Hurricane Camille Report Abstract


Thirty Years After Hurricane Camille:
Lessons Learned, Lessons Lost
In 1969, Hurricane Camille, a Saffir/Simpson Category 5 hurricane, made landfall as the most powerful tropical cyclone to directly strike the United States in the 20th Century. Since Camille, no other Category 5 storm has hit the U.S., and only two Category 4 storms have made landfall since Camille: Hugo in 1989 and Andrew in 1992. These events represent a somewhat limited base of experience on which to develop policies that would reduce vulnerability to extreme hurricane impacts. Meanwhile, as extreme hurricane activity has been quiet, U.S. society has seen a dramatic rush to the coast, with millions of people moving to hurricane-prone locations. Arguably, the nation today is more vulnerable to hurricane impacts than at any time in recent decades.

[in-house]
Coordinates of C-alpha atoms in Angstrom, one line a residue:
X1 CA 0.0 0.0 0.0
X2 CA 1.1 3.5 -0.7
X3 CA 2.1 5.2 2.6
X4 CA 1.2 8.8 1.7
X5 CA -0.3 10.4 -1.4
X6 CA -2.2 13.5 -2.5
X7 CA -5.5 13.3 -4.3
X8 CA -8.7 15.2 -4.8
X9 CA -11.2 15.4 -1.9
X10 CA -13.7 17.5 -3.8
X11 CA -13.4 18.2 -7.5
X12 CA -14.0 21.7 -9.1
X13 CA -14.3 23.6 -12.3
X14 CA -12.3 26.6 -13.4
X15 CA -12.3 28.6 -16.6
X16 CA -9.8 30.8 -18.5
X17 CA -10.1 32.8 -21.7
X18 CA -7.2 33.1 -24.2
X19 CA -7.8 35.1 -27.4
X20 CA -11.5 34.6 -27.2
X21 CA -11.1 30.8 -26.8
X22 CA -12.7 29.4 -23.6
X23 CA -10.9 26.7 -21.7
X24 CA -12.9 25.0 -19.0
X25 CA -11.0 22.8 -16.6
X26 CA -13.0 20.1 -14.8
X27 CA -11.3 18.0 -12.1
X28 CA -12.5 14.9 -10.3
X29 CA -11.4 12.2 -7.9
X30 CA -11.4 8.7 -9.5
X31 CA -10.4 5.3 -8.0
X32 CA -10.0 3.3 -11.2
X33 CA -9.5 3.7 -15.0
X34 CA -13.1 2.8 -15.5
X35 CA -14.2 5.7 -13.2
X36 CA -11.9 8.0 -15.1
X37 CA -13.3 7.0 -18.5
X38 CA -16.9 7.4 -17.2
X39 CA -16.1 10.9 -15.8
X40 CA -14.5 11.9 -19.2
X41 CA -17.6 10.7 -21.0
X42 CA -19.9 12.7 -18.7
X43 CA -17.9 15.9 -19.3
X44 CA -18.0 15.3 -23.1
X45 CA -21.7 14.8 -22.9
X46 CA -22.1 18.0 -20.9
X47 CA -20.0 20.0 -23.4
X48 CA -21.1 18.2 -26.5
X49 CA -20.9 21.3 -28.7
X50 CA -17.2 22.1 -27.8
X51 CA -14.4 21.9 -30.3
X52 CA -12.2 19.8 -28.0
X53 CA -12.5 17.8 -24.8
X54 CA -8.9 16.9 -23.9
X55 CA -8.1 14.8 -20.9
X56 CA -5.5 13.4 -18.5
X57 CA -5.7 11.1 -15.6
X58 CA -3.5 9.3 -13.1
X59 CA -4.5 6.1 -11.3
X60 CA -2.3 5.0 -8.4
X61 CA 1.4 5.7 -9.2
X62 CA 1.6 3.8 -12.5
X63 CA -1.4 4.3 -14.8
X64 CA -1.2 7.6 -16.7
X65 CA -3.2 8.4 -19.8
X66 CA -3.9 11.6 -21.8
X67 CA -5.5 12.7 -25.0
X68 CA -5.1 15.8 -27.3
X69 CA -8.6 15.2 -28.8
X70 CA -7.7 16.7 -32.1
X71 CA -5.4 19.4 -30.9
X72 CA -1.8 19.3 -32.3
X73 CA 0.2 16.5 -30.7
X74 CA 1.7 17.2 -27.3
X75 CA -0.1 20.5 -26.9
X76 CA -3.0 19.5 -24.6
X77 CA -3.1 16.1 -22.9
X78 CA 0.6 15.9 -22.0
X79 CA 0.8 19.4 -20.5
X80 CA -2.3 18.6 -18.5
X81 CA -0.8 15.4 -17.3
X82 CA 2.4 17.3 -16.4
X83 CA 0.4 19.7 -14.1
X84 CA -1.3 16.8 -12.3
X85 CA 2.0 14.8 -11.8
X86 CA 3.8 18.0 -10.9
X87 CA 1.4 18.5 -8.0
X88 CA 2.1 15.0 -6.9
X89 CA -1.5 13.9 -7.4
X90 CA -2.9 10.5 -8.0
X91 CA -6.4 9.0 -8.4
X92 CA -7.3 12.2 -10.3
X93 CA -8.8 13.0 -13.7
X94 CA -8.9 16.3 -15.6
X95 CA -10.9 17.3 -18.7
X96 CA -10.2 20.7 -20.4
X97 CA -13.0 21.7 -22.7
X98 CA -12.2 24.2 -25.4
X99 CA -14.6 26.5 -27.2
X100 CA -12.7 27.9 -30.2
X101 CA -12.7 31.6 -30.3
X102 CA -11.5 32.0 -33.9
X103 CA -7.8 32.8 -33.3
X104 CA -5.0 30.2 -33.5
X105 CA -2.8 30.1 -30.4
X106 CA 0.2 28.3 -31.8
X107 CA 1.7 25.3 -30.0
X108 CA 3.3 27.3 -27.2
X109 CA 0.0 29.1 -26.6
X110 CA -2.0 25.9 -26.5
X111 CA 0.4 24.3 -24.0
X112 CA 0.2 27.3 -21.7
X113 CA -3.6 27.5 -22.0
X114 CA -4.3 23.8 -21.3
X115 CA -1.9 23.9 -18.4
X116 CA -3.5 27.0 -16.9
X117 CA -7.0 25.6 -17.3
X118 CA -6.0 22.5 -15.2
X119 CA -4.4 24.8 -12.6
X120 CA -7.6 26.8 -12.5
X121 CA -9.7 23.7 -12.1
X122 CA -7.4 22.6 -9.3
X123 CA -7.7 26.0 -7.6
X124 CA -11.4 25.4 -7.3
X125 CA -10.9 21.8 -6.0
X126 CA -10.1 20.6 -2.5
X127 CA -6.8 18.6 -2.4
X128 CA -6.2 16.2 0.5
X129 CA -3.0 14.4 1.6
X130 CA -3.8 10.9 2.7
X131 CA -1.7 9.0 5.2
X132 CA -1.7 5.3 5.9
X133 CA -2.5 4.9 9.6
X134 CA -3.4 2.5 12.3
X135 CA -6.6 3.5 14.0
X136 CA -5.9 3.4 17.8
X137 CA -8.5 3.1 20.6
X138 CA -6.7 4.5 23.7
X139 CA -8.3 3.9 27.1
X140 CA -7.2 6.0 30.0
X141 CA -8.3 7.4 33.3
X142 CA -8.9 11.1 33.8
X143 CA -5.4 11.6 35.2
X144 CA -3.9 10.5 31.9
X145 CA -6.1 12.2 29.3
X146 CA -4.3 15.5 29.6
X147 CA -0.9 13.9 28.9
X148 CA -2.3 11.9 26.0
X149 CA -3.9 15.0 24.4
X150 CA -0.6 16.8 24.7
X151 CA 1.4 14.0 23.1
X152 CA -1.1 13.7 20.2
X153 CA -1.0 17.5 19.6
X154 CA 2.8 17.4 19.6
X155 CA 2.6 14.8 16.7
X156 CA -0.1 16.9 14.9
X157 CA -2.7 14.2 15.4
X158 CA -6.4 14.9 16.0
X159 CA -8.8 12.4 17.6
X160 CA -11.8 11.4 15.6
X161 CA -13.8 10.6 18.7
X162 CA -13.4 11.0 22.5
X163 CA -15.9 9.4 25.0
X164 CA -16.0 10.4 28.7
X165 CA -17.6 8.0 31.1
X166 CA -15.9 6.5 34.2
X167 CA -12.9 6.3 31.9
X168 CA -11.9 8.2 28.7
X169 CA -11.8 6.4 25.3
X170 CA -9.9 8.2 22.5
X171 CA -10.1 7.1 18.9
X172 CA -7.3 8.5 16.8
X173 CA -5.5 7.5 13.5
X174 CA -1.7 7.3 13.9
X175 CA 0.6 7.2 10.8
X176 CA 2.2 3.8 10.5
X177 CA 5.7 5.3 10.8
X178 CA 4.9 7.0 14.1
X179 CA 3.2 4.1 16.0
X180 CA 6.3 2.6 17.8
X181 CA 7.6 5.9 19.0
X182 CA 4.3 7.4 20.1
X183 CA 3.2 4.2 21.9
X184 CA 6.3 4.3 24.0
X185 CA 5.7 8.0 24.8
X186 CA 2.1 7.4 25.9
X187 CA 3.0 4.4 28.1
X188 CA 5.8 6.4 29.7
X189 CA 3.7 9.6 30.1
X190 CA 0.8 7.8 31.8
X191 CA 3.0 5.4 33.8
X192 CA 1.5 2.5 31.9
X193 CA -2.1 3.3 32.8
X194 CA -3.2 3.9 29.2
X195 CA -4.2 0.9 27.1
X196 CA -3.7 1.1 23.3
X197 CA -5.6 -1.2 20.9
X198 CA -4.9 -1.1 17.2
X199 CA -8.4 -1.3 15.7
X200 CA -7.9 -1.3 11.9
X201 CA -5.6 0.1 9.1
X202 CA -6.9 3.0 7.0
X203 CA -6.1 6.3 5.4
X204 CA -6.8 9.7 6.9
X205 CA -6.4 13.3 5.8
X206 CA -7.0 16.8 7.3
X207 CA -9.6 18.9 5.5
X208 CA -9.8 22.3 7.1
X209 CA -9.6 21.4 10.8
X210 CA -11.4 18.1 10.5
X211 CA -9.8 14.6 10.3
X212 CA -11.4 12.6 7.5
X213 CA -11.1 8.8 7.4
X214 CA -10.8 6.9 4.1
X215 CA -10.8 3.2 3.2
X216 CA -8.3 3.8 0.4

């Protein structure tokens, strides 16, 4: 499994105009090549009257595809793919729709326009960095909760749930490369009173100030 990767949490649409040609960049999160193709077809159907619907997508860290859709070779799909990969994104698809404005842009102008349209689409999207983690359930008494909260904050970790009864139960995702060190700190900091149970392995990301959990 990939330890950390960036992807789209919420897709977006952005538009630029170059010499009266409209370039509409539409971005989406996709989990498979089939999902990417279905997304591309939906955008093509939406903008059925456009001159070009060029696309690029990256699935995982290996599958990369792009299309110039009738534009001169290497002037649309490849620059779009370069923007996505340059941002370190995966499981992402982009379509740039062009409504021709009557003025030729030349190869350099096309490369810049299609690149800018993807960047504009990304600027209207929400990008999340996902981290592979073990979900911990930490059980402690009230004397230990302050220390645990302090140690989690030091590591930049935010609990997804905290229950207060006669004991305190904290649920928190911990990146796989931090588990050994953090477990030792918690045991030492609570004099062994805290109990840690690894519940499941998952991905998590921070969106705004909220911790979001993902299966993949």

The thirtieth anniversary of Camille's landfall presents an opportunity to raise the issue of a national hurricane policy and to assess what has been learned in the three decades since. This report addresses Camille's impacts, what Camille taught us (and what we have learned) about reducing the nation's vulnerability to those impacts, and the prospects for policy action to better prepare for the inevitable Camilles of the future.


Camille Home Page
Historical Hurricanes
Historical Hurricane Damages
Report Figures
Report Tables
Image Gallery
Hurricane Camille References
General Hurricane References
Hurricane Camille Links
Hurricane Related Links
Extreme Weather Links